Also known as the Sixth Crossing, this future planned bridge in Dubai will be the longest arch bridge in the world, with a total length of 1.6 kilometers, or 5,200 feet. This ambitious structure will have 12 lanes — six in each direction. The Dubai Metro Green Line will run through the center of the bridge, allowing for as many as 20,000 vehicles and 23,000 metro passengers to cross per hour.

Modern engineering feats made possible by advanced technology and inventions are at the heart of these seven futuristic bridges. With sustainable materials, renewable energy sources, and passionate visionary thinking, these modern civil engineering accomplishments can inspire the next generation of engineers who are fascinated with building the future.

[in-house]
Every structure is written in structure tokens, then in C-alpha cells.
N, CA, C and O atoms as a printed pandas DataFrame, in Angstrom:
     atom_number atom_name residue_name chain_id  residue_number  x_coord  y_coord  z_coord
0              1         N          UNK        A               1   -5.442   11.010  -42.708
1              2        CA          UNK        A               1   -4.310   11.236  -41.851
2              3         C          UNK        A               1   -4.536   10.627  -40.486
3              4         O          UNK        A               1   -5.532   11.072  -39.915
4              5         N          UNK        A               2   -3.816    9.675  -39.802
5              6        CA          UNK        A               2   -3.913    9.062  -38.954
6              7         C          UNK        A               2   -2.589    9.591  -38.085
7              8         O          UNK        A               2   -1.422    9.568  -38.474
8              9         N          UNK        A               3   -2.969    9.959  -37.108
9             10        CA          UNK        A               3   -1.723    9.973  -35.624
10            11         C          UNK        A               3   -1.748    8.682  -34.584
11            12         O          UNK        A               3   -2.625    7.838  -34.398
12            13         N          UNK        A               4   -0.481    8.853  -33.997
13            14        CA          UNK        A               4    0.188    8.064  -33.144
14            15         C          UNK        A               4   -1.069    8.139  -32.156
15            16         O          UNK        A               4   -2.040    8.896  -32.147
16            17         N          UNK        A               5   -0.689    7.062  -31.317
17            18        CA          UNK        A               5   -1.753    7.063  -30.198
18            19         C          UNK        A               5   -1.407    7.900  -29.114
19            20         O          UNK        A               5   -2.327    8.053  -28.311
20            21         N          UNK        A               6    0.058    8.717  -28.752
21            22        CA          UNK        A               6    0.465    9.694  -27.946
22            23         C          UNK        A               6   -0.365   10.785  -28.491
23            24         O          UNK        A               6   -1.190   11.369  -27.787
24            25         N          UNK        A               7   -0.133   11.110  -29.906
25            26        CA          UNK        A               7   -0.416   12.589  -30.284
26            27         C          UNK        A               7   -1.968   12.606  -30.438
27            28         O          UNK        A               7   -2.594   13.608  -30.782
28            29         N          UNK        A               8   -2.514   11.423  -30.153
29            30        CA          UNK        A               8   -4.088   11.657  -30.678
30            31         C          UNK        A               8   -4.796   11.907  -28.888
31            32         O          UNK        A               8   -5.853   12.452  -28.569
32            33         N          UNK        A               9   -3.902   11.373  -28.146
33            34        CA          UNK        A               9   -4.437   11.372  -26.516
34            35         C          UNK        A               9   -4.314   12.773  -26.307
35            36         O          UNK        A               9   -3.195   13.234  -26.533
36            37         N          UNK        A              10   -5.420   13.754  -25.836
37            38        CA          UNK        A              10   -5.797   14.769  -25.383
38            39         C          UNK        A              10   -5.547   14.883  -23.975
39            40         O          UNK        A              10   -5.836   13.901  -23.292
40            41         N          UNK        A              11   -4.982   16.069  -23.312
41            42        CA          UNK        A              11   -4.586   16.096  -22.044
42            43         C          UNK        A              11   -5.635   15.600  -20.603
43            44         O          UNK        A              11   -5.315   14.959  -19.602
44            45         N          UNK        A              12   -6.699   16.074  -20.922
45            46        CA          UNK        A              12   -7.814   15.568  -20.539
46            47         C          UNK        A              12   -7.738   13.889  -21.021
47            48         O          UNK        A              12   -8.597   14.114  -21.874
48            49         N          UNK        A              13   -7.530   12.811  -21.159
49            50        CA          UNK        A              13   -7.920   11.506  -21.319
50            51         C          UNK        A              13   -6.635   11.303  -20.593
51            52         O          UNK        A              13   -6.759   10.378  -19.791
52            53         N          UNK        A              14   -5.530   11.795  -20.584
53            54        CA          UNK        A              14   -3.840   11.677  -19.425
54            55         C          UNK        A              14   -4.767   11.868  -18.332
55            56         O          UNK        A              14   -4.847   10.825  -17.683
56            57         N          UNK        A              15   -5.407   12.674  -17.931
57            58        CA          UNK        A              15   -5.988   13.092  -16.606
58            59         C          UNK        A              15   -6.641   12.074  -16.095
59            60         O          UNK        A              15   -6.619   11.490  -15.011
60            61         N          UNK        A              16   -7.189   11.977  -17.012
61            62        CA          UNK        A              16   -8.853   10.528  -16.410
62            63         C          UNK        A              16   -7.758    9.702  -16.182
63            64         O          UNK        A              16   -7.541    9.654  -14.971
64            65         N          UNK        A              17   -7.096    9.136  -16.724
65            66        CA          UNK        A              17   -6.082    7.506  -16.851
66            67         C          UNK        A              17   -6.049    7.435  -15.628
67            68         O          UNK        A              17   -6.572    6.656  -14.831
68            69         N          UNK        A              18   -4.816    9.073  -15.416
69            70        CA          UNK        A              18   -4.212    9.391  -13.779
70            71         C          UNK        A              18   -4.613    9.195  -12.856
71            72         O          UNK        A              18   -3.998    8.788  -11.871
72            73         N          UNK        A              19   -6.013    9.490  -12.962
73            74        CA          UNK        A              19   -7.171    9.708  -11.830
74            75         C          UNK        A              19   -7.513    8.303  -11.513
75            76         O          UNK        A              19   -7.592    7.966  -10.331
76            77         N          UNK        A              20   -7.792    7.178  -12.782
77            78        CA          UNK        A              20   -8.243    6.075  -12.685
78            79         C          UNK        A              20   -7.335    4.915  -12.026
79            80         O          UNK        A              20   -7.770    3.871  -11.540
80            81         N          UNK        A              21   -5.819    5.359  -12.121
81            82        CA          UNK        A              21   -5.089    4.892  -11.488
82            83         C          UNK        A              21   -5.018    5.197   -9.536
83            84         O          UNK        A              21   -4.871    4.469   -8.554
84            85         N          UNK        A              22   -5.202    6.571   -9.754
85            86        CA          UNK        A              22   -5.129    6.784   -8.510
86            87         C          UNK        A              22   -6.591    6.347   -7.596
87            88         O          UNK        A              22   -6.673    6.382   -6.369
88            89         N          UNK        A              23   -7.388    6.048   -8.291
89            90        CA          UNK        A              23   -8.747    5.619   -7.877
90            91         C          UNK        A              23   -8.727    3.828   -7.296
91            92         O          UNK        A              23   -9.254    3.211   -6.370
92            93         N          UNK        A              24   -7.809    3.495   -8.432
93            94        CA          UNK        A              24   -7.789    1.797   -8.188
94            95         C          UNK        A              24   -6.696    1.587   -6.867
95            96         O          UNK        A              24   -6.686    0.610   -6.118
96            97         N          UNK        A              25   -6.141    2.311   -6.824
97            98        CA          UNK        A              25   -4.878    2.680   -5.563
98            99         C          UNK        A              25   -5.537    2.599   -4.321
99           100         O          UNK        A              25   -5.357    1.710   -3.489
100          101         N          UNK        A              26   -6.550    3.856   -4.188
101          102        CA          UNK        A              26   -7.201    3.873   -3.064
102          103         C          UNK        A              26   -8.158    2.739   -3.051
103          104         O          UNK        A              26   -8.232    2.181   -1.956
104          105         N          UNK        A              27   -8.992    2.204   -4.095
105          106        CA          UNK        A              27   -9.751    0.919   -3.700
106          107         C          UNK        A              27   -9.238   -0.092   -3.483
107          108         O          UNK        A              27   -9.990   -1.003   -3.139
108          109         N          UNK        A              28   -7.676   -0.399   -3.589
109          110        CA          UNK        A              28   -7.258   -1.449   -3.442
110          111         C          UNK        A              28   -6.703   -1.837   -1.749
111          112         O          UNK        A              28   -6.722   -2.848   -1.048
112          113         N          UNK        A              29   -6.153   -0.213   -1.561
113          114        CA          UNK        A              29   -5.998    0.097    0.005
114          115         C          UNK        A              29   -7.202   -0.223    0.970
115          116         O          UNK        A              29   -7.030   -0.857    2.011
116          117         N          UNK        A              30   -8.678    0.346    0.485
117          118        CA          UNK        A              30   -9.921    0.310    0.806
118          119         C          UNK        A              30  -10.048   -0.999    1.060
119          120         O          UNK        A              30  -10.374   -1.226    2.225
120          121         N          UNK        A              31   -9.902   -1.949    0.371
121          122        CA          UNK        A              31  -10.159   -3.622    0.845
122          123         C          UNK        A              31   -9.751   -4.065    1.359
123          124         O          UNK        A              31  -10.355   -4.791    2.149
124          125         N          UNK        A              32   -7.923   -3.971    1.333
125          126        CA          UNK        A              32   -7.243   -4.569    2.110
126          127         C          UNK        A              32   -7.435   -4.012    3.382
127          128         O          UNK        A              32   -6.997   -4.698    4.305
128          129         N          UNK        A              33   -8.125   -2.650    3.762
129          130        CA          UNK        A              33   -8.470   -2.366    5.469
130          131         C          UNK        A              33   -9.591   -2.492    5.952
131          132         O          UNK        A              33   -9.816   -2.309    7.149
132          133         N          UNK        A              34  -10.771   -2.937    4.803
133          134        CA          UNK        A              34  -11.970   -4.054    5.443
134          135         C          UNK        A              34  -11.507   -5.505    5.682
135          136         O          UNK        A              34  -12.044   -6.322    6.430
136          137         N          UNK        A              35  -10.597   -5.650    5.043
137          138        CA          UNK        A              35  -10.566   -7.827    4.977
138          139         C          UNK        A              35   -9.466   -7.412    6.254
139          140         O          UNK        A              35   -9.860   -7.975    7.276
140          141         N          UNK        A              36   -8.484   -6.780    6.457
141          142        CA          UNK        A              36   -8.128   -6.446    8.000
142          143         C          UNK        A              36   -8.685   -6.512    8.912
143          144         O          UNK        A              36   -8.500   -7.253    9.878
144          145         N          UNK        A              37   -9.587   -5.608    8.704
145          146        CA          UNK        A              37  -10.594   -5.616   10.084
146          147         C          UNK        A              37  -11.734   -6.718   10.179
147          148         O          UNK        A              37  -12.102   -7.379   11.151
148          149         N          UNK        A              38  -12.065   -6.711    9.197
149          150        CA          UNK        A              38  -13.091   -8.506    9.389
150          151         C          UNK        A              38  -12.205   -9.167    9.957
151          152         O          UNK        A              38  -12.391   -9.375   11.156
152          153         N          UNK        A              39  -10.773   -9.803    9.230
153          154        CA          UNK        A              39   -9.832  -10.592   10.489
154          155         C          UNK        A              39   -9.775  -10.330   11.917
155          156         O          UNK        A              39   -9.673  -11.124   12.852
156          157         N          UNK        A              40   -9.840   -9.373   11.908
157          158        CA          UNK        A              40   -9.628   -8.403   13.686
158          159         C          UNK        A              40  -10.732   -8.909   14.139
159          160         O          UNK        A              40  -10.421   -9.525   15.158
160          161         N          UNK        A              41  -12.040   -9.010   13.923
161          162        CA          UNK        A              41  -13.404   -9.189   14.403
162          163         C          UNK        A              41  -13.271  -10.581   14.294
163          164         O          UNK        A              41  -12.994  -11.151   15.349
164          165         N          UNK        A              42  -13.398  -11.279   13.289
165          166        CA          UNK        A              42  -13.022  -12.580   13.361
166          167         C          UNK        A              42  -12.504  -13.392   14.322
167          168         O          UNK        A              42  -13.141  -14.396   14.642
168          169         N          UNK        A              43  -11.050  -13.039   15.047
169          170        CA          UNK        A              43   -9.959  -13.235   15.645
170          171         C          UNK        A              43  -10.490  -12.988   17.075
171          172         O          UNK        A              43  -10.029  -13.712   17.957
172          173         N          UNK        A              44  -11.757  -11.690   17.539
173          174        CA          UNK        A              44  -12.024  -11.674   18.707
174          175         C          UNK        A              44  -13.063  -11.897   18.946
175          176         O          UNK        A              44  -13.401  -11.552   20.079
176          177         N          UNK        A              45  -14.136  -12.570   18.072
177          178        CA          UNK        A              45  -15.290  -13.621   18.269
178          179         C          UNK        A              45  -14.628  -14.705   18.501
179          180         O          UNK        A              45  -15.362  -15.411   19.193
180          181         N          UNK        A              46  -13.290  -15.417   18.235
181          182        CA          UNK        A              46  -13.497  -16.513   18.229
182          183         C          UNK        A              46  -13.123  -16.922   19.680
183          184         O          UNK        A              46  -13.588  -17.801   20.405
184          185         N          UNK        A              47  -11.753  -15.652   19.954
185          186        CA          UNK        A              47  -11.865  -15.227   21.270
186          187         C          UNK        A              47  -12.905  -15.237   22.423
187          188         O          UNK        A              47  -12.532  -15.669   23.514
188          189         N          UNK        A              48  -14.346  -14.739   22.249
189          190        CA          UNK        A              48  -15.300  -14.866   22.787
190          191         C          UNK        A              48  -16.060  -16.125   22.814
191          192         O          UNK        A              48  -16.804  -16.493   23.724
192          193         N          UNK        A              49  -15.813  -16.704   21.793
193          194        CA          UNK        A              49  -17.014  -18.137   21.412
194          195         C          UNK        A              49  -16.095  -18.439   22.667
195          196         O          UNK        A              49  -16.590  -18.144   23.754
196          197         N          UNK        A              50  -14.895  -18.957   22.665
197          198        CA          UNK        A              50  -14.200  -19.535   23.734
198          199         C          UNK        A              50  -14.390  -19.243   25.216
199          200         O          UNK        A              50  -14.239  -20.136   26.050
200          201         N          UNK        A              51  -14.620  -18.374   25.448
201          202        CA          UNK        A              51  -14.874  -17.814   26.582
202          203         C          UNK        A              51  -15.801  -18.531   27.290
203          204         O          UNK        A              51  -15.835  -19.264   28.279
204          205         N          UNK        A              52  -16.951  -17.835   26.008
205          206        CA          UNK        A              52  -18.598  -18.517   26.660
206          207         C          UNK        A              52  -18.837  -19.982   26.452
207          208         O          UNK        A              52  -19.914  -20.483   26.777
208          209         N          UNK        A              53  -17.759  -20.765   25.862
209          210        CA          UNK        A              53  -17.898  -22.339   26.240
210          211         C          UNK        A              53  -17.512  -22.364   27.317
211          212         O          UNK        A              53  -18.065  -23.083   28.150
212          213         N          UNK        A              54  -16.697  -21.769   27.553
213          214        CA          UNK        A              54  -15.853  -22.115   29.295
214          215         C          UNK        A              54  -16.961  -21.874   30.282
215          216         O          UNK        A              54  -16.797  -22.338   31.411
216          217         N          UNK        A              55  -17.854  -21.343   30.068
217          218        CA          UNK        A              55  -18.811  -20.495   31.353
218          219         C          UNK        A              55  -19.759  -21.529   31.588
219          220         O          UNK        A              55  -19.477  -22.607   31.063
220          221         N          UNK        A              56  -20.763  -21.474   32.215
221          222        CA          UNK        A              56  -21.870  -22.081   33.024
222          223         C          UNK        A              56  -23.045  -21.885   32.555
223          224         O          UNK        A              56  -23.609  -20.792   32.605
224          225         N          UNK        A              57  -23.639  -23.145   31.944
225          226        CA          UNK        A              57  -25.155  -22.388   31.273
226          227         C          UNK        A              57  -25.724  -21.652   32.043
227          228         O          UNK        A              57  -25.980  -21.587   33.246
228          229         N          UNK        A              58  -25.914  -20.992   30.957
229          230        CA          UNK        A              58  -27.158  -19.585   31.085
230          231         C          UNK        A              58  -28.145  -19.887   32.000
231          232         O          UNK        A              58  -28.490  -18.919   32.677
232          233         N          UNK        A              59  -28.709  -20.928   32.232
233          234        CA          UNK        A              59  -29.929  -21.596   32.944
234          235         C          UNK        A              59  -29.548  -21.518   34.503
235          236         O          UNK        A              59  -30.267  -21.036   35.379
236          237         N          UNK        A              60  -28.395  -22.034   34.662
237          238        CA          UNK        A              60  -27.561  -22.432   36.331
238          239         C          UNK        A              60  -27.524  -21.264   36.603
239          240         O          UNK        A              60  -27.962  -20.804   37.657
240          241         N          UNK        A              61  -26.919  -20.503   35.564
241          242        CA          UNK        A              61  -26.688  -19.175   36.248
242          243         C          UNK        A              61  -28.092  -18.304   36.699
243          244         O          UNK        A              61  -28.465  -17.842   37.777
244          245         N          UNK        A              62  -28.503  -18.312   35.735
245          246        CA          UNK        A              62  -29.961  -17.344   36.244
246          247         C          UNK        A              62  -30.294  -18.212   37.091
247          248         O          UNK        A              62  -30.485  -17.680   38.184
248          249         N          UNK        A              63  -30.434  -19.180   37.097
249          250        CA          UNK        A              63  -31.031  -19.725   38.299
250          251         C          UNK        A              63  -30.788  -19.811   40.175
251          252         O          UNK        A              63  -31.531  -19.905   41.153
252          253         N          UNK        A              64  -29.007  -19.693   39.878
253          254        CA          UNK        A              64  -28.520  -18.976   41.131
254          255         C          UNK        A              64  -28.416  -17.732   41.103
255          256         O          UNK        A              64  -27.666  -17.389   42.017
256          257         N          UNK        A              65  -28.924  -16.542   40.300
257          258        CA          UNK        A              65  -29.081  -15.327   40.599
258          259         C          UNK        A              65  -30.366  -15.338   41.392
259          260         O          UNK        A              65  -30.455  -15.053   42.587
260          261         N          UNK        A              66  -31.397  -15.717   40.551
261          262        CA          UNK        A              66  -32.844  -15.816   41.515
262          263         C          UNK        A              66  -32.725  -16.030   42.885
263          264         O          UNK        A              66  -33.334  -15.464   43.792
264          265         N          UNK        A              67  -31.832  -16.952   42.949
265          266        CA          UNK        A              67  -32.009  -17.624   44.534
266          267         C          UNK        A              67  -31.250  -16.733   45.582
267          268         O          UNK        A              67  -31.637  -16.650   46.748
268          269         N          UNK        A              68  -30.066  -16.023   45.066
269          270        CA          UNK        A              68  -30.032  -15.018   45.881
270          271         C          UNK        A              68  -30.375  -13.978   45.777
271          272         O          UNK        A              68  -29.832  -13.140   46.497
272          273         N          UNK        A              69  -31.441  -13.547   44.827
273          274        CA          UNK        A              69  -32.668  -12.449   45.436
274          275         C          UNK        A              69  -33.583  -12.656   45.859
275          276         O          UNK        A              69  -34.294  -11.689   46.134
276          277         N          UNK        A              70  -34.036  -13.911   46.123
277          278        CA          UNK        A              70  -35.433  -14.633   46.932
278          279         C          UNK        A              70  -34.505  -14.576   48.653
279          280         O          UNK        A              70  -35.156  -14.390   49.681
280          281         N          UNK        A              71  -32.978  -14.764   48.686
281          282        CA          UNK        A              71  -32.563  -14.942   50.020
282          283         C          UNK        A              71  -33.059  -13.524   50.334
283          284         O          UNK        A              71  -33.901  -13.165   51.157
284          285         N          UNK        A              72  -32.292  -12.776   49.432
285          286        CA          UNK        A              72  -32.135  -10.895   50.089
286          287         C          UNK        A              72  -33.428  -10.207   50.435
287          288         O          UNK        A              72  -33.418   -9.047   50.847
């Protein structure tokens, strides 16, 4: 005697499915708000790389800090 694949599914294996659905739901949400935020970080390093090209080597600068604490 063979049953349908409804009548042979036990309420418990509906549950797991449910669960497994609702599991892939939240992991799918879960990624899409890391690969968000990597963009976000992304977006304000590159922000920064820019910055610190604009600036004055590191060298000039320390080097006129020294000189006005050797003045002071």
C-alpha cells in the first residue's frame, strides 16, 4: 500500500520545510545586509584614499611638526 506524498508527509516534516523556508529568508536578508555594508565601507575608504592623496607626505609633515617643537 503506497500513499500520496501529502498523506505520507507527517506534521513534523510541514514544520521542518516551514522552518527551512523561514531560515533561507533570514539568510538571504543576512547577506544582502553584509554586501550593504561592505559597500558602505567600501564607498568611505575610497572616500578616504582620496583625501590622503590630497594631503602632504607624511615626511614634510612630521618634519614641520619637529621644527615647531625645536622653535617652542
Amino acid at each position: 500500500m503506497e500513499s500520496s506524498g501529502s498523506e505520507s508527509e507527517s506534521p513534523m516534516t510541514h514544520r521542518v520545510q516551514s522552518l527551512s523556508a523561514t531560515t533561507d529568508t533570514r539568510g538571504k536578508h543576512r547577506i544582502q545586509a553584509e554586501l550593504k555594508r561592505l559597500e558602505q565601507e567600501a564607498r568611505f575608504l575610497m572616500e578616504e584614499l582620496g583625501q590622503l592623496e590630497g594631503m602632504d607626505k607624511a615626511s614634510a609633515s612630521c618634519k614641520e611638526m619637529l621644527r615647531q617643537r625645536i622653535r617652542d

Learn More

For more than a century, Ohio University’s Russ College of Engineering and Technology has been teaching engineers how to create for good – how to engineer a better future with responsible and sustainable design. Learn more about our online Master of Science in Civil Engineering program and master how to effectively supervise, plan, design, construct, and operate the infrastructures essential to connect the modern world.

Recommended Readings

Bridges infographic
Global Bridge Construction Designs from Around the World


heatherwick.com, Rolling Bridge
theguardian.com, World’s largest solar-powered bridge opens in London
popularmechanics.com, “Strange Architecture: Bridge Design in the Netherlands”
twistedsifter.com, The Tallest Bridge in the World [20 pics]
engineering.com, “Is China the Supreme Leader in Bridges?”
Massachusetts Department of Transportation (MASSDOT)
erikandersson.format.com, The Tullhus Bridge
roadtraffic-technology.com, “Sheikh Rashid bin Saeed Crossing”